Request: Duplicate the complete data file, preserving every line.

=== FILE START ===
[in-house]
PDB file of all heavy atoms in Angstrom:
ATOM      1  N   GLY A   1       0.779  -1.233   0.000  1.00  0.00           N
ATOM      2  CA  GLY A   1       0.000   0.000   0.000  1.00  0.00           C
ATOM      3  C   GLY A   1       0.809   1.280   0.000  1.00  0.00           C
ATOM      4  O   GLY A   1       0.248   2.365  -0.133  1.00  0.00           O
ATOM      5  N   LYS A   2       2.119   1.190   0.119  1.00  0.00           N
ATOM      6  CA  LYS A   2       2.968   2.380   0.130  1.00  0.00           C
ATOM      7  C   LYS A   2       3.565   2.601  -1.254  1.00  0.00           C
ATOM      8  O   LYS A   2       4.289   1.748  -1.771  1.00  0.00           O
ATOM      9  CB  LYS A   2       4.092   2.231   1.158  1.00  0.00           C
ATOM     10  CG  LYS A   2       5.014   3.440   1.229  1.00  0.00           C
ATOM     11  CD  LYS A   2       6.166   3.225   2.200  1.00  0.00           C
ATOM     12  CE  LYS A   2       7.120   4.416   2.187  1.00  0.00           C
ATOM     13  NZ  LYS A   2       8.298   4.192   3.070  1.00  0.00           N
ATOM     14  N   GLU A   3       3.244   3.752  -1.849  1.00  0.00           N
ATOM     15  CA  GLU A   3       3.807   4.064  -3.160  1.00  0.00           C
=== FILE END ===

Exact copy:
[in-house]
PDB file of all heavy atoms in Angstrom:
ATOM      1  N   GLY A   1       0.779  -1.233   0.000  1.00  0.00           N
ATOM      2  CA  GLY A   1       0.000   0.000   0.000  1.00  0.00           C
ATOM      3  C   GLY A   1       0.809   1.280   0.000  1.00  0.00           C
ATOM      4  O   GLY A   1       0.248   2.365  -0.133  1.00  0.00           O
ATOM      5  N   LYS A   2       2.119   1.190   0.119  1.00  0.00           N
ATOM      6  CA  LYS A   2       2.968   2.380   0.130  1.00  0.00           C
ATOM      7  C   LYS A   2       3.565   2.601  -1.254  1.00  0.00           C
ATOM      8  O   LYS A   2       4.289   1.748  -1.771  1.00  0.00           O
ATOM      9  CB  LYS A   2       4.092   2.231   1.158  1.00  0.00           C
ATOM     10  CG  LYS A   2       5.014   3.440   1.229  1.00  0.00           C
ATOM     11  CD  LYS A   2       6.166   3.225   2.200  1.00  0.00           C
ATOM     12  CE  LYS A   2       7.120   4.416   2.187  1.00  0.00           C
ATOM     13  NZ  LYS A   2       8.298   4.192   3.070  1.00  0.00           N
ATOM     14  N   GLU A   3       3.244   3.752  -1.849  1.00  0.00           N
ATOM     15  CA  GLU A   3       3.807   4.064  -3.160  1.00  0.00           C